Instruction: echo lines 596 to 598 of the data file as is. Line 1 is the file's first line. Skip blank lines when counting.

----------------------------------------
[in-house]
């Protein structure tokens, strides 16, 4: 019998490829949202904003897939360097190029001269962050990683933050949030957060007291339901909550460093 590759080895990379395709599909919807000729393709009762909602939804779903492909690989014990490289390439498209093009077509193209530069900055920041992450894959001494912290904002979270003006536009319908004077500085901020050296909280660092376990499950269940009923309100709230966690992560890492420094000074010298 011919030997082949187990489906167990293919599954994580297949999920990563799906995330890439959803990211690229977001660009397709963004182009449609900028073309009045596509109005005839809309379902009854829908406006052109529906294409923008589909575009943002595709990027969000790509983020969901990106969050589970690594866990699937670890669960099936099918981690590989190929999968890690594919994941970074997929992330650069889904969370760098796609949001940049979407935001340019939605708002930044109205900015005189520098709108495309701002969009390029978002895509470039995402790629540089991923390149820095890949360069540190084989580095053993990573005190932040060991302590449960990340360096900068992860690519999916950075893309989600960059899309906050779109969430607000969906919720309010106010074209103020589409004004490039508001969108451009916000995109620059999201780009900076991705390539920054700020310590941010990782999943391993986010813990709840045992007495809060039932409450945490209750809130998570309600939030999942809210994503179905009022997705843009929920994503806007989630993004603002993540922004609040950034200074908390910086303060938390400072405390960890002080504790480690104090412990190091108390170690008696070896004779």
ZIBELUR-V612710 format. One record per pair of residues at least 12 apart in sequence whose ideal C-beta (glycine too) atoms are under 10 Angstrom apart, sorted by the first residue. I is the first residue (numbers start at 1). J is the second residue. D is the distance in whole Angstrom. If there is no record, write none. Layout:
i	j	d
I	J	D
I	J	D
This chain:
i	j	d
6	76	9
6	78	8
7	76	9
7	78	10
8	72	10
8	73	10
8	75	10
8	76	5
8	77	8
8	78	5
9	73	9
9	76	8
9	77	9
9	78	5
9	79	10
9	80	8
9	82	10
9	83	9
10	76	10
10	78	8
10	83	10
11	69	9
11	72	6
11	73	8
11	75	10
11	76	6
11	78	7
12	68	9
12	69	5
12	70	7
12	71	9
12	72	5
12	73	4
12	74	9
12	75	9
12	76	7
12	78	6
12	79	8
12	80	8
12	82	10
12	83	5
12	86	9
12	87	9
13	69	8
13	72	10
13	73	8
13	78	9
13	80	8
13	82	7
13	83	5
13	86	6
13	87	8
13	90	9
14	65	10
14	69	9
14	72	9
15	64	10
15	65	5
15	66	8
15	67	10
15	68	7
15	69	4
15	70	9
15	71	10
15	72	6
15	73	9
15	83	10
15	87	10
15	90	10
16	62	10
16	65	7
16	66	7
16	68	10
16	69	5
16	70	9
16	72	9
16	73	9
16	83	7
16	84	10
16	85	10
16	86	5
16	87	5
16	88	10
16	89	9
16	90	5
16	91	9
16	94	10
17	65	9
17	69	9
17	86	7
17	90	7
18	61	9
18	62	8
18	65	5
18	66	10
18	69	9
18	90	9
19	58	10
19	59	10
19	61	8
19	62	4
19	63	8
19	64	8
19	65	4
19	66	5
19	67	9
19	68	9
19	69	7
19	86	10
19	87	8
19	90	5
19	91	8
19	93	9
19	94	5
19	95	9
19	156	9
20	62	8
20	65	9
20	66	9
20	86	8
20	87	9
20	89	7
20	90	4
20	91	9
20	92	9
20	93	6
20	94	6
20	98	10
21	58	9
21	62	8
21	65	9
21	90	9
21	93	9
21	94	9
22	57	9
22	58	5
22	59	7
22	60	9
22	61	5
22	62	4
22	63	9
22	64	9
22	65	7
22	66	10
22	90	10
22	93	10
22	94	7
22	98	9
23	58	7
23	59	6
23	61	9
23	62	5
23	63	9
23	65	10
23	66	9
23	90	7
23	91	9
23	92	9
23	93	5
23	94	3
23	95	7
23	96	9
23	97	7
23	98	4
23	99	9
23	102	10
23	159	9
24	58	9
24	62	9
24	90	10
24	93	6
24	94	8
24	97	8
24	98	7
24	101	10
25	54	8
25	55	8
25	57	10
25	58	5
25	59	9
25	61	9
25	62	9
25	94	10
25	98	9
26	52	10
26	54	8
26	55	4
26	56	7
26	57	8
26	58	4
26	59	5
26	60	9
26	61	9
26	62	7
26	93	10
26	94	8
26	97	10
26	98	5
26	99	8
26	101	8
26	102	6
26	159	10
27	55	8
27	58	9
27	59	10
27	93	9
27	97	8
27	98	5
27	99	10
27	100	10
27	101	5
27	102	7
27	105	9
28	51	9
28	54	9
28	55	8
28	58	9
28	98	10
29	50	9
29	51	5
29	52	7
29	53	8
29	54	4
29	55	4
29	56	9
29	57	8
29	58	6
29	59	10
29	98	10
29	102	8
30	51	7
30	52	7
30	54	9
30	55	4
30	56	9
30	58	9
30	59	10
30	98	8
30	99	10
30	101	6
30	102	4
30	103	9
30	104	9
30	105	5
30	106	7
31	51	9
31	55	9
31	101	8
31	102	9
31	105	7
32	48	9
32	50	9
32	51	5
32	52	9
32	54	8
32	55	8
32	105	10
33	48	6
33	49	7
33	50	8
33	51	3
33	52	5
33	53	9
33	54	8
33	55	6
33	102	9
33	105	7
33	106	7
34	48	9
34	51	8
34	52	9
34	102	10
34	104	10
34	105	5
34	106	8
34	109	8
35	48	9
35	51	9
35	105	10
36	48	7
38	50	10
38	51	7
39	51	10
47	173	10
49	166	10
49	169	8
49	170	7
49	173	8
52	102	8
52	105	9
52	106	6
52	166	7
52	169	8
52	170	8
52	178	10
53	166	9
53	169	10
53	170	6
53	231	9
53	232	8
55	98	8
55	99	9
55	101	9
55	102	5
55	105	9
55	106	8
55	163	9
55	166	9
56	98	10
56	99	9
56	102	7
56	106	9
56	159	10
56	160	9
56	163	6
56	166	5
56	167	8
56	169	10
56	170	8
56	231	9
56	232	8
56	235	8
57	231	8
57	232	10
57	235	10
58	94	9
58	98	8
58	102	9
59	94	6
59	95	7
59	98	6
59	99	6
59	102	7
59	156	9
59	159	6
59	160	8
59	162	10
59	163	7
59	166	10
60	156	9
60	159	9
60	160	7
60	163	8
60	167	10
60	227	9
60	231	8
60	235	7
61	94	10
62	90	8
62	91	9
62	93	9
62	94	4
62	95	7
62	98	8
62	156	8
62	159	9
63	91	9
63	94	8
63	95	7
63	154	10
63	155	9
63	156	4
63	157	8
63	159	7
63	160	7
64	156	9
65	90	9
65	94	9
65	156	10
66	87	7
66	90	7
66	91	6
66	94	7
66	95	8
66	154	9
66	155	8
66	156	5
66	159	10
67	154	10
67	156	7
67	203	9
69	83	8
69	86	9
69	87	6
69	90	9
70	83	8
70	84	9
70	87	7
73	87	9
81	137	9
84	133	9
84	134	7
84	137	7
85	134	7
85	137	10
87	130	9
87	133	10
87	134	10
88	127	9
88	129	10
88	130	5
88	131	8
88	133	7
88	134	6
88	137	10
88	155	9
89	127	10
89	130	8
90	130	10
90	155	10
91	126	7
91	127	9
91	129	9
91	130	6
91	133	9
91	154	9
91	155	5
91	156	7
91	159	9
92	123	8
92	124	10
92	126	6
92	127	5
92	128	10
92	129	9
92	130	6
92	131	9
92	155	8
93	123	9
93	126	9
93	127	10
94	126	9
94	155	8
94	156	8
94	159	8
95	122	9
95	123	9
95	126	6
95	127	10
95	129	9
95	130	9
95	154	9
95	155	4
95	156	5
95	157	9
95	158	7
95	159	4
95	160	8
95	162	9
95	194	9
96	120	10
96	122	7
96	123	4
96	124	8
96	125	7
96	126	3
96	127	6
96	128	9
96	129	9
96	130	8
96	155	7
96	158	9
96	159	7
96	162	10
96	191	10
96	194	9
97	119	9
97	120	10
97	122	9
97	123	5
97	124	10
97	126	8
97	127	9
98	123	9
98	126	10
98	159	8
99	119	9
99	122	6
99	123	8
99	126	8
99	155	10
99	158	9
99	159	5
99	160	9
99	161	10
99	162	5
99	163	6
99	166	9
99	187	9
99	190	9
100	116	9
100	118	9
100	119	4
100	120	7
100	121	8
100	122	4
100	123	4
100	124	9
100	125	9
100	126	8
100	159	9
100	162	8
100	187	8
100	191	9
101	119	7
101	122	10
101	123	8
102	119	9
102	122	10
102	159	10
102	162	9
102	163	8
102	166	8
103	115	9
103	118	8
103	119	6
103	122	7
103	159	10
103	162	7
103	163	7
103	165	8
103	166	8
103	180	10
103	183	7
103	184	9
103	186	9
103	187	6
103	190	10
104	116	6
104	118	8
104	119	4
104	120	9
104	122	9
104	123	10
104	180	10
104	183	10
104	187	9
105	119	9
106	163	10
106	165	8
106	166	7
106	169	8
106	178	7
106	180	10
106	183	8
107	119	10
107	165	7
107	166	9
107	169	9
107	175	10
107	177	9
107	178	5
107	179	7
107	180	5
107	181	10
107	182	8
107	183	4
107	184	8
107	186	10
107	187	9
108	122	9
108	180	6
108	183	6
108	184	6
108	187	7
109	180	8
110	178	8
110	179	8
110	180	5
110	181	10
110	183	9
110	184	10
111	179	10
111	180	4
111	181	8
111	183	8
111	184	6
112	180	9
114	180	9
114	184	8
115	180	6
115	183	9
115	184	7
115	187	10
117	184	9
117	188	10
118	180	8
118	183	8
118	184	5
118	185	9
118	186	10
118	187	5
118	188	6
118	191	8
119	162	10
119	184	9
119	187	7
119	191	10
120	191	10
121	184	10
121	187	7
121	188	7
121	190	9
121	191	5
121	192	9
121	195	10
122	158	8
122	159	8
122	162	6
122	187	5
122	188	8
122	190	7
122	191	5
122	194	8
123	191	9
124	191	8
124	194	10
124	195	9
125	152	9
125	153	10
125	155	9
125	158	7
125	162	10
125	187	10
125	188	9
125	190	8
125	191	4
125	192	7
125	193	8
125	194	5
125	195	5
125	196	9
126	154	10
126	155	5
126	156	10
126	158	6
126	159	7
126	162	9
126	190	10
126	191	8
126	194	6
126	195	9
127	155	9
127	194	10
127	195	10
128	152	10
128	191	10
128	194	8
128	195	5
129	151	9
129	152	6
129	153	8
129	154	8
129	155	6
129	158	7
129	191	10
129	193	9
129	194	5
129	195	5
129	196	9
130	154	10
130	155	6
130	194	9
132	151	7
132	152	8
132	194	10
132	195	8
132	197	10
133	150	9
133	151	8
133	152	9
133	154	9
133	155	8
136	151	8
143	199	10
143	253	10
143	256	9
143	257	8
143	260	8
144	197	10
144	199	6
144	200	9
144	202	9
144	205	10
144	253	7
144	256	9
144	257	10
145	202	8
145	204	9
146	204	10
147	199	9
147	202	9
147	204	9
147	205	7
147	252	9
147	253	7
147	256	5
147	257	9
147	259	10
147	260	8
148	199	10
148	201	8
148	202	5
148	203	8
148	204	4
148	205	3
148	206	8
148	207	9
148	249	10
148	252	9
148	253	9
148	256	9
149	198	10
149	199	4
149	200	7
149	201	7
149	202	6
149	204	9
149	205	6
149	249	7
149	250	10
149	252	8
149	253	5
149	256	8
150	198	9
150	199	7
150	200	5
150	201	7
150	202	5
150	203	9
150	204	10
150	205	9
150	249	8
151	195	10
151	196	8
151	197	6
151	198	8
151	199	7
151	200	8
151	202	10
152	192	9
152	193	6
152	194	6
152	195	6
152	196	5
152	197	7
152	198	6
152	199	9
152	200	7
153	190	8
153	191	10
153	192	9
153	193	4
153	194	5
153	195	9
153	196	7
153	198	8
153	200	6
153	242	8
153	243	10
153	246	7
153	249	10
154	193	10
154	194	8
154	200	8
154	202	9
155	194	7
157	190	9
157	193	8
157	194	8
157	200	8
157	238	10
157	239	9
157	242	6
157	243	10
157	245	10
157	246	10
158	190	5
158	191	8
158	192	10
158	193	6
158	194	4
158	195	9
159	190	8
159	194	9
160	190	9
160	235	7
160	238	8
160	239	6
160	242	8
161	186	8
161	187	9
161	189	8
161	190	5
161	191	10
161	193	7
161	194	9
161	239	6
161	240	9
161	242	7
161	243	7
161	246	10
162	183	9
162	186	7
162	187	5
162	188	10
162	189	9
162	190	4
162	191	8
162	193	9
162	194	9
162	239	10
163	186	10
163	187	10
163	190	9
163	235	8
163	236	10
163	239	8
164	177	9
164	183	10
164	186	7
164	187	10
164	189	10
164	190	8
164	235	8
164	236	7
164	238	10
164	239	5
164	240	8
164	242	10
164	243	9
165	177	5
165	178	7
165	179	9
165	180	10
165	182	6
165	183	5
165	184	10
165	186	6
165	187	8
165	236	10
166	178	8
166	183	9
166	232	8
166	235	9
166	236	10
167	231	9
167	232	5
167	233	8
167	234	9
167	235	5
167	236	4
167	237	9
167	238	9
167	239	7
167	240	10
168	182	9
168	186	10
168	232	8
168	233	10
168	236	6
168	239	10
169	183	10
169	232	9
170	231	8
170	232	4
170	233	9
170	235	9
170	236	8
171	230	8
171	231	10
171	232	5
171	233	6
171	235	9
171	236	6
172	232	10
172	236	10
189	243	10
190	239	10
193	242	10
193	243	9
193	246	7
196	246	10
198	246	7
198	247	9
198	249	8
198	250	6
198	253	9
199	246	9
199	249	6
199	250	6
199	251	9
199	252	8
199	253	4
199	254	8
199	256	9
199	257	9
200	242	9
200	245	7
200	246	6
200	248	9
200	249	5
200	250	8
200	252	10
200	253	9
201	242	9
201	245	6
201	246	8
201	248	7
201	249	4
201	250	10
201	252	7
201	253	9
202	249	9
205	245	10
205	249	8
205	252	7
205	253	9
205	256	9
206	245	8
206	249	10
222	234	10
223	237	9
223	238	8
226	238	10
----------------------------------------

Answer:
118	183	8
118	184	5
118	185	9